Mark labels his music Alt Classical, and while all of the compositions primarily balance around his piano and strings, I wouldn't pigeon-hole it under that genric title. The album starts with Waiting for Green, which although is sung by a man, very much reminds me of Tori Amos with its playful interplay between the piano and strings and its echoing flitting about. Following this is Resistance, which starts as if a slower tempo continuation of the first track (with a different vocalist), but quickly veers into new territory with the infusion of a saxophone punctuating and accentuating interludes about a third of the way through. From there, once again the scene shifts with The Calm, which opens with what sounds like monks or a choir, as if you had stepped from a jazz club into a cathedral.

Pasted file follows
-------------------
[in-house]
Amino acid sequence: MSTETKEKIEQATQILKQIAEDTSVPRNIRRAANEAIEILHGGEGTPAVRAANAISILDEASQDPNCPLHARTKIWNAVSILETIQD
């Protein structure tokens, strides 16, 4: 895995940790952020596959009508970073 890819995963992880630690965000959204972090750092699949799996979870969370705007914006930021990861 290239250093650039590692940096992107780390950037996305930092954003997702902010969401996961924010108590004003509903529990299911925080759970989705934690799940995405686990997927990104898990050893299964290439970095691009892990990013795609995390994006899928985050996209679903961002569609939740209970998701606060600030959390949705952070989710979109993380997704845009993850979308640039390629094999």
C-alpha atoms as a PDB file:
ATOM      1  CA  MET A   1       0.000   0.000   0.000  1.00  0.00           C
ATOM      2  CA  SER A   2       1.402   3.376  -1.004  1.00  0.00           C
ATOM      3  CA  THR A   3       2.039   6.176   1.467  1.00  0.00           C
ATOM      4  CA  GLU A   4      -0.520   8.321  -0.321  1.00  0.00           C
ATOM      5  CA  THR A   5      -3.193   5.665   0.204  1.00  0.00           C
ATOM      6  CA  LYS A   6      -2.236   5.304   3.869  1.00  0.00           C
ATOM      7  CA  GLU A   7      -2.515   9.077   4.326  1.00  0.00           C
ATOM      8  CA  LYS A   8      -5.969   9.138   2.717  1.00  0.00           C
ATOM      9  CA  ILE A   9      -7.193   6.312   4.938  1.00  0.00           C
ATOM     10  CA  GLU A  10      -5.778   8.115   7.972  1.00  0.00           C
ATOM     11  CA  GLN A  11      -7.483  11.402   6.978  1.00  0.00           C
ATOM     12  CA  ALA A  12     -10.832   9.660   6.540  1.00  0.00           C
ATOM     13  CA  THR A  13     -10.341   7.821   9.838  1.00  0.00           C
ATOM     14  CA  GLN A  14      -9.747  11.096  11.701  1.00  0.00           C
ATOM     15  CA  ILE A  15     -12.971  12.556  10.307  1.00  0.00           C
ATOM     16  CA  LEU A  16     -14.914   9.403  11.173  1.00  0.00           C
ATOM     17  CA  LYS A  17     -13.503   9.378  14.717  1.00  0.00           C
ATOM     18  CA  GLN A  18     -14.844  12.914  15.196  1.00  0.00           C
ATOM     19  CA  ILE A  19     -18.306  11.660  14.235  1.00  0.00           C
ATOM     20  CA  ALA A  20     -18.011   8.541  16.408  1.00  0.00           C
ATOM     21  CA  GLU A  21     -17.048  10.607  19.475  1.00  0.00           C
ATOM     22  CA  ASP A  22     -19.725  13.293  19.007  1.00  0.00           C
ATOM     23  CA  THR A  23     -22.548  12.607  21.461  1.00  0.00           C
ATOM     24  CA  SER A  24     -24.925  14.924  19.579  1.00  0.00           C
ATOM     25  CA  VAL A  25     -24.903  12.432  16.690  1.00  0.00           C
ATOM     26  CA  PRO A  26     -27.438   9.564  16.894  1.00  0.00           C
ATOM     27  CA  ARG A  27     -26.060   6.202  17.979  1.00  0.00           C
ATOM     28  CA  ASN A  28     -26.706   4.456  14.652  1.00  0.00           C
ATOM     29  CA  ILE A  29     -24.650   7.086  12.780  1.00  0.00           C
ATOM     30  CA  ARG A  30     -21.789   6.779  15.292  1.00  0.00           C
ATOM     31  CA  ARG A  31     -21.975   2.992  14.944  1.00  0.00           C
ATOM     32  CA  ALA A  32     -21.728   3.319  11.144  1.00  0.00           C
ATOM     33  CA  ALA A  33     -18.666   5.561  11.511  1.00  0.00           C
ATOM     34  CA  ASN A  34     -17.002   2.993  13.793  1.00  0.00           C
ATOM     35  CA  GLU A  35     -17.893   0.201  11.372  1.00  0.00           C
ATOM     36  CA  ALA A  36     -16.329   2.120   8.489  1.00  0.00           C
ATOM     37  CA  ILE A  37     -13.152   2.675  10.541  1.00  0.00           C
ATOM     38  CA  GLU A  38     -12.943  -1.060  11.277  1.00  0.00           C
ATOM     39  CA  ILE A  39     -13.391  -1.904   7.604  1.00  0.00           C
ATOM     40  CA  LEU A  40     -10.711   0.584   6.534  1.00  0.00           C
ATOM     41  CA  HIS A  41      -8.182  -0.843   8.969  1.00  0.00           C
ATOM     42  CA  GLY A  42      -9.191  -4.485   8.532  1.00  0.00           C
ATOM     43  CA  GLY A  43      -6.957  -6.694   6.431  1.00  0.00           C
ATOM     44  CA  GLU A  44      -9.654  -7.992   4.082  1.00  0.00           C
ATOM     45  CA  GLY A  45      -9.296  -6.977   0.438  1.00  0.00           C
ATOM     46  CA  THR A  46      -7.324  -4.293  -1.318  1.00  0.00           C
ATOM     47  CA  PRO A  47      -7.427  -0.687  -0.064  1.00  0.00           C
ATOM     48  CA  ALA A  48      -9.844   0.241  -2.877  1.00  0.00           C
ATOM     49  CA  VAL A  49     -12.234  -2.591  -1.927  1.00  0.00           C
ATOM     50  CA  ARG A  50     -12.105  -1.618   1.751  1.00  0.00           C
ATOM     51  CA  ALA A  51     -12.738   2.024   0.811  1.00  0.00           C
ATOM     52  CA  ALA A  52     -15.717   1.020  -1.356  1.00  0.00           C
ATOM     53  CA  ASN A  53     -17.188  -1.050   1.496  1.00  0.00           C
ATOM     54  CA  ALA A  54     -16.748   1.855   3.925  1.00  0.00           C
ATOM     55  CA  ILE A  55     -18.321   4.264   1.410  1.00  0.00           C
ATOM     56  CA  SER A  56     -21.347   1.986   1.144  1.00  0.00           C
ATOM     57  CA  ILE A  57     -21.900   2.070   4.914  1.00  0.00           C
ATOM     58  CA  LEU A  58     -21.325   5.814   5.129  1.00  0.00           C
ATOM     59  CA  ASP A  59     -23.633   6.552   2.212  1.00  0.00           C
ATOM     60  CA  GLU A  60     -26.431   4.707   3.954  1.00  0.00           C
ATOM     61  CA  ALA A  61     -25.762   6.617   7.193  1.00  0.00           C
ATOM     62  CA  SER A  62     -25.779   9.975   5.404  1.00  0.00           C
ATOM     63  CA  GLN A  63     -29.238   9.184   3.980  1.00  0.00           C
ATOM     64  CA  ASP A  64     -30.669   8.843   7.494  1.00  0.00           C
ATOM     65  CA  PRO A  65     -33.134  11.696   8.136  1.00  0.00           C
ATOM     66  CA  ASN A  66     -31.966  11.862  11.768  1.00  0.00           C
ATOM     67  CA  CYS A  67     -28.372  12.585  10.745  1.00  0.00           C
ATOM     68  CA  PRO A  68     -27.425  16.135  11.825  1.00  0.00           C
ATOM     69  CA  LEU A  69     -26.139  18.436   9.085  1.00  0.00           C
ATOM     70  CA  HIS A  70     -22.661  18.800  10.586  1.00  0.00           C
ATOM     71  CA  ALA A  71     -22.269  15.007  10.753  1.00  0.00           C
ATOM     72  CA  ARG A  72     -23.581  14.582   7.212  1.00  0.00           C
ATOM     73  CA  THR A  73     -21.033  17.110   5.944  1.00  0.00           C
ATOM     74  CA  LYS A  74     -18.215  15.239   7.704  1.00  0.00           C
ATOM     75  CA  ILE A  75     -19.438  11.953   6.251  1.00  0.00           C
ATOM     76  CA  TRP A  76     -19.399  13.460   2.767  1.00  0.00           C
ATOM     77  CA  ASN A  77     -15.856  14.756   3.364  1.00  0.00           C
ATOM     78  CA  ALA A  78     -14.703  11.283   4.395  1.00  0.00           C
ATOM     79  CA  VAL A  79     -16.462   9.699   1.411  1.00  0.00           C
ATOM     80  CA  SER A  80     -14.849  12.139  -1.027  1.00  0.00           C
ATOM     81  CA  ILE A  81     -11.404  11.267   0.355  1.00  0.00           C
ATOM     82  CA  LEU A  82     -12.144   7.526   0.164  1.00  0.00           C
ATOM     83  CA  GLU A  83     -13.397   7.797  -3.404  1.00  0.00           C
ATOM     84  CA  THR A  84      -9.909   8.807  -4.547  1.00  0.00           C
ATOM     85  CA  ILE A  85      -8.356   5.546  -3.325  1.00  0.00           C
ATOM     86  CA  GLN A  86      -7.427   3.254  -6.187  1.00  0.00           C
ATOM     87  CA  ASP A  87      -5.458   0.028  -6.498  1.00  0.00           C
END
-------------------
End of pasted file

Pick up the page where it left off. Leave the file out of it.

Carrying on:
And those are only the first three of nine tracks on the album. The unifying aspect which weaves itself through from beginning to end is the piano playing of Mark Northfield. Overall, the album paints a somewhat dark, melancholic, introspective picture (think a piano-hued version of This Mortal Coil's softer work) perhaps best enjoyed late at night with a fine glass of red wine (preferably not from a box). It's complexity and intricacies belie its use of few instruments, and Mark's choice of employing a diverse range of vocalists help add touches of uniqueness to each track.
This Mortal Coil - Mr. Somewhere : Blood